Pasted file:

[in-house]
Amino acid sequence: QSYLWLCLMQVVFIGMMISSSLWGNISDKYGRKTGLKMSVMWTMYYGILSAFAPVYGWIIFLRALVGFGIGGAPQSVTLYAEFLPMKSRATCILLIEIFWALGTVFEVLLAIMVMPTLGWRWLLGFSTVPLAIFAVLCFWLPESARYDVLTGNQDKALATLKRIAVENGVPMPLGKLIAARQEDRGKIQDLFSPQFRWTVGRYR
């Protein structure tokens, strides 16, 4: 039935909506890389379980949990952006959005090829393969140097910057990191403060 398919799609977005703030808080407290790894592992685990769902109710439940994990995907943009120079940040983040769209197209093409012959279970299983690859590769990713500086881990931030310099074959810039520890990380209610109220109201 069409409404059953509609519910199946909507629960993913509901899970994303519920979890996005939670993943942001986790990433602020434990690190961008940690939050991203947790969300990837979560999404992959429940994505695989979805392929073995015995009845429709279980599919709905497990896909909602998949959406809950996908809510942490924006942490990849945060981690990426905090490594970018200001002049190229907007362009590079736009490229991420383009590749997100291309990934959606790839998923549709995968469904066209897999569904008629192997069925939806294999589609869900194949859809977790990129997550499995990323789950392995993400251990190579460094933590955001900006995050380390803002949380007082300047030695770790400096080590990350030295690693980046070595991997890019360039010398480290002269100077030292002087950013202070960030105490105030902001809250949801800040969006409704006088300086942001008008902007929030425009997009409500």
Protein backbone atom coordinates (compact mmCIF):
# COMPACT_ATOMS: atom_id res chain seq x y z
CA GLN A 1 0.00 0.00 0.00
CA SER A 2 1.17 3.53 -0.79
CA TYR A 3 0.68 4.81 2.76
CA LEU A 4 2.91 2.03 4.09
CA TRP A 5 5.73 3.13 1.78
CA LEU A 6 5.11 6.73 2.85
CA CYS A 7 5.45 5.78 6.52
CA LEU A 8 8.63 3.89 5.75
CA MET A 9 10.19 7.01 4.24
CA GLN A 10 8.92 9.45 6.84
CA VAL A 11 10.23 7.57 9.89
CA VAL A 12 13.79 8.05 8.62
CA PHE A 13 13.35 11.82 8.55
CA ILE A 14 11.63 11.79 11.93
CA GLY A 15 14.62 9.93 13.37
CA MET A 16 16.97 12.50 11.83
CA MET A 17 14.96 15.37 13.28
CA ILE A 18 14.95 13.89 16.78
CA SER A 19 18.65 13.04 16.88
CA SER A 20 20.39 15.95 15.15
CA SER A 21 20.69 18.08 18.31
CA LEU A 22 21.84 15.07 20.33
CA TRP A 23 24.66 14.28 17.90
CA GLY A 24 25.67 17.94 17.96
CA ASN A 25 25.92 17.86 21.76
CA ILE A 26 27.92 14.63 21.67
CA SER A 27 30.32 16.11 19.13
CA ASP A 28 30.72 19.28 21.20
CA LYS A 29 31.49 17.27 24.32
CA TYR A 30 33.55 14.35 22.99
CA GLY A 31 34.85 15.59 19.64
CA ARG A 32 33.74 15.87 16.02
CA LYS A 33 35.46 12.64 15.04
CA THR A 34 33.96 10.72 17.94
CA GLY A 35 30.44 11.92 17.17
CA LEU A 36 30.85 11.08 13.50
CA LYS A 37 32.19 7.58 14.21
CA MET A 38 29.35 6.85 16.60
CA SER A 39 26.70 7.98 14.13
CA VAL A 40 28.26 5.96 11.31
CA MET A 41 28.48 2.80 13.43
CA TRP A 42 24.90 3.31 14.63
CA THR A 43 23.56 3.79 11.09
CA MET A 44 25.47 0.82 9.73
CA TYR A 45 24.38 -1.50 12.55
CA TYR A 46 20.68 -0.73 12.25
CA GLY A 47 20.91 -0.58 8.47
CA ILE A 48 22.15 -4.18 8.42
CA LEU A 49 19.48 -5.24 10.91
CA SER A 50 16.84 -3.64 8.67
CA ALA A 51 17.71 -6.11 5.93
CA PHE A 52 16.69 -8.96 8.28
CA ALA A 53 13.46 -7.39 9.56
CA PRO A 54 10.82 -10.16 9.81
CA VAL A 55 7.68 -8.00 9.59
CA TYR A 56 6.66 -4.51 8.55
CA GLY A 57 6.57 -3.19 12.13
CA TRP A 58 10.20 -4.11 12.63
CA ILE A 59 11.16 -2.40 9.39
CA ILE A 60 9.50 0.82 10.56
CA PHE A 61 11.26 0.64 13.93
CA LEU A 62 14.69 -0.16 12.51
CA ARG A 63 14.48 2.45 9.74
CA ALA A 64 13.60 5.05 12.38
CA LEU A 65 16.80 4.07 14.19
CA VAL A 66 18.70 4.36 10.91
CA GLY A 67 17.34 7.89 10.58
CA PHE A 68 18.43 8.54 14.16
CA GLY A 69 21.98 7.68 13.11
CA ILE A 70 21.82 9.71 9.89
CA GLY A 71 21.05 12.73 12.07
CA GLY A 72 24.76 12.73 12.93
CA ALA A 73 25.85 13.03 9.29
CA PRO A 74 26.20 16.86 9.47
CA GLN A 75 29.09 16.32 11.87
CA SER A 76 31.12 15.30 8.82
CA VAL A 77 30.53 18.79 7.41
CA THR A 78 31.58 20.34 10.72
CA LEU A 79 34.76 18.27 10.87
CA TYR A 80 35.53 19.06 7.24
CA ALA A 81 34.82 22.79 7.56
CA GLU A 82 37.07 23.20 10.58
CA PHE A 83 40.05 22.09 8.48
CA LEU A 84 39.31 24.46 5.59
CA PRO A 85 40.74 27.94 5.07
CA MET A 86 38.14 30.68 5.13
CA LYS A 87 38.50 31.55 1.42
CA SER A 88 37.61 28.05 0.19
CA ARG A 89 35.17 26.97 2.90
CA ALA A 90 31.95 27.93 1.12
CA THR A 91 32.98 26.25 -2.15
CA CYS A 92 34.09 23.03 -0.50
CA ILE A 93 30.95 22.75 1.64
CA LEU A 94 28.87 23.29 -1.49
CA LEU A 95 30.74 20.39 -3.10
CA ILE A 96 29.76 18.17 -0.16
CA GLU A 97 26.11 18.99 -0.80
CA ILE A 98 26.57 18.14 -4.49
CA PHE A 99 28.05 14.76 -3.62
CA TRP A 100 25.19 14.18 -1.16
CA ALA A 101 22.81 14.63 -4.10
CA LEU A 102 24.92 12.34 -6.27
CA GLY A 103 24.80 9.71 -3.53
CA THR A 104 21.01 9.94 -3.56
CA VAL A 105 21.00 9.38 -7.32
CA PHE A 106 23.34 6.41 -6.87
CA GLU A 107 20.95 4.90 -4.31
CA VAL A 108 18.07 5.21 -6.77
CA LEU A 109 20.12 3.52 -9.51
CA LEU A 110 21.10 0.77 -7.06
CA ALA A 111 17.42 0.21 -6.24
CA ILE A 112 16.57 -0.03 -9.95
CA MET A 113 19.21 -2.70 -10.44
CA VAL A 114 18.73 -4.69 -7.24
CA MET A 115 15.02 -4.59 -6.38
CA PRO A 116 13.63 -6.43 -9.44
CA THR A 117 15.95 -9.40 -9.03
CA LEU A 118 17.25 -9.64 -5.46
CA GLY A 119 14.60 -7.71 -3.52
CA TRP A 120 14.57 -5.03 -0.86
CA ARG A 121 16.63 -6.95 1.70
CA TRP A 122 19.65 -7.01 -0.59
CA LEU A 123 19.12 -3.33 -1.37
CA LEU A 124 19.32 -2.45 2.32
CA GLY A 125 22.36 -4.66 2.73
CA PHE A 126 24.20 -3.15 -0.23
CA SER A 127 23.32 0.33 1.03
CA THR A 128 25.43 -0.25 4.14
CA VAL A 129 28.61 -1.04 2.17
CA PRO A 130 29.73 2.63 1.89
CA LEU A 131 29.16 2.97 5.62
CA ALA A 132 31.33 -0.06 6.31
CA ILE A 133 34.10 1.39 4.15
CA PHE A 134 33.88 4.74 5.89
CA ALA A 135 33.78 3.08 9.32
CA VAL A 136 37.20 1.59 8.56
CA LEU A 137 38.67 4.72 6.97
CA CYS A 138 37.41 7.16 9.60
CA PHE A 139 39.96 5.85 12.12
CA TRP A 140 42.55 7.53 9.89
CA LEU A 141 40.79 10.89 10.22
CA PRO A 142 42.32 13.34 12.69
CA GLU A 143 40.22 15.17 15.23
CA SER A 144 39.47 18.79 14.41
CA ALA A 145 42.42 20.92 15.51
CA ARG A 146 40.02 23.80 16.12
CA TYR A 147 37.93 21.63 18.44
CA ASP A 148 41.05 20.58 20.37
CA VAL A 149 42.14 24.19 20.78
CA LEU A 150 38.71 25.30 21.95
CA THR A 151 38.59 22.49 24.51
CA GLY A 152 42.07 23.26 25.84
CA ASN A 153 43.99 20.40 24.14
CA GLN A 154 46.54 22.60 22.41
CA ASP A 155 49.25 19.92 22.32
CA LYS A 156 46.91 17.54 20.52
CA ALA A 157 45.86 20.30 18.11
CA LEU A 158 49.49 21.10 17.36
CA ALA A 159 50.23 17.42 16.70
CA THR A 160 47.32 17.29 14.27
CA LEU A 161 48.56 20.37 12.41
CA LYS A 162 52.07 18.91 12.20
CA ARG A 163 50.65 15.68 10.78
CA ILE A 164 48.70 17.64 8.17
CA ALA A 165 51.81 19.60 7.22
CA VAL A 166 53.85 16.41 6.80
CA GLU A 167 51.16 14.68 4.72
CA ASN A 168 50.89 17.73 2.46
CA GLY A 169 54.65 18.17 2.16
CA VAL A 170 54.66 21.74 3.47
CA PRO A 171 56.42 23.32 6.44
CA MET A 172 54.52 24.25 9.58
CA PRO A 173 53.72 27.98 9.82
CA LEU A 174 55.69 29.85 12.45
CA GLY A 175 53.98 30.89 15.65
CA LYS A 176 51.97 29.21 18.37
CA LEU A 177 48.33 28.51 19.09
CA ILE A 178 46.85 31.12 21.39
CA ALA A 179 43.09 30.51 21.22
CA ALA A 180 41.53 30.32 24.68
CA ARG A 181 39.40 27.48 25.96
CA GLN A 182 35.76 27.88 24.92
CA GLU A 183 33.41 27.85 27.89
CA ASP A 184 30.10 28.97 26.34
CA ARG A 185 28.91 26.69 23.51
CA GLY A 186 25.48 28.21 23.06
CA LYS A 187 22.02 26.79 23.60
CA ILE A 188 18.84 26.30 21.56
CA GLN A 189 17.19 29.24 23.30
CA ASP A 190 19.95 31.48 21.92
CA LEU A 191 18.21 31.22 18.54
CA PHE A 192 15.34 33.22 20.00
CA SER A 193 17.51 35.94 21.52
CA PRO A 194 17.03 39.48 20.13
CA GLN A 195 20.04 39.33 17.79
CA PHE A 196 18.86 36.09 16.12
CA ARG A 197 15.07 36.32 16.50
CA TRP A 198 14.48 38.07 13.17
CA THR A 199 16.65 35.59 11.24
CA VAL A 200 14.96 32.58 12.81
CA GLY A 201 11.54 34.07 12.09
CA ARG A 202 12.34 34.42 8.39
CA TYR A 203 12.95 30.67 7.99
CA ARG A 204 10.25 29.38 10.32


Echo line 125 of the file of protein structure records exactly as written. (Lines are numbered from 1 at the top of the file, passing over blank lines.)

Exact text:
CA TRP A 120 14.57 -5.03 -0.86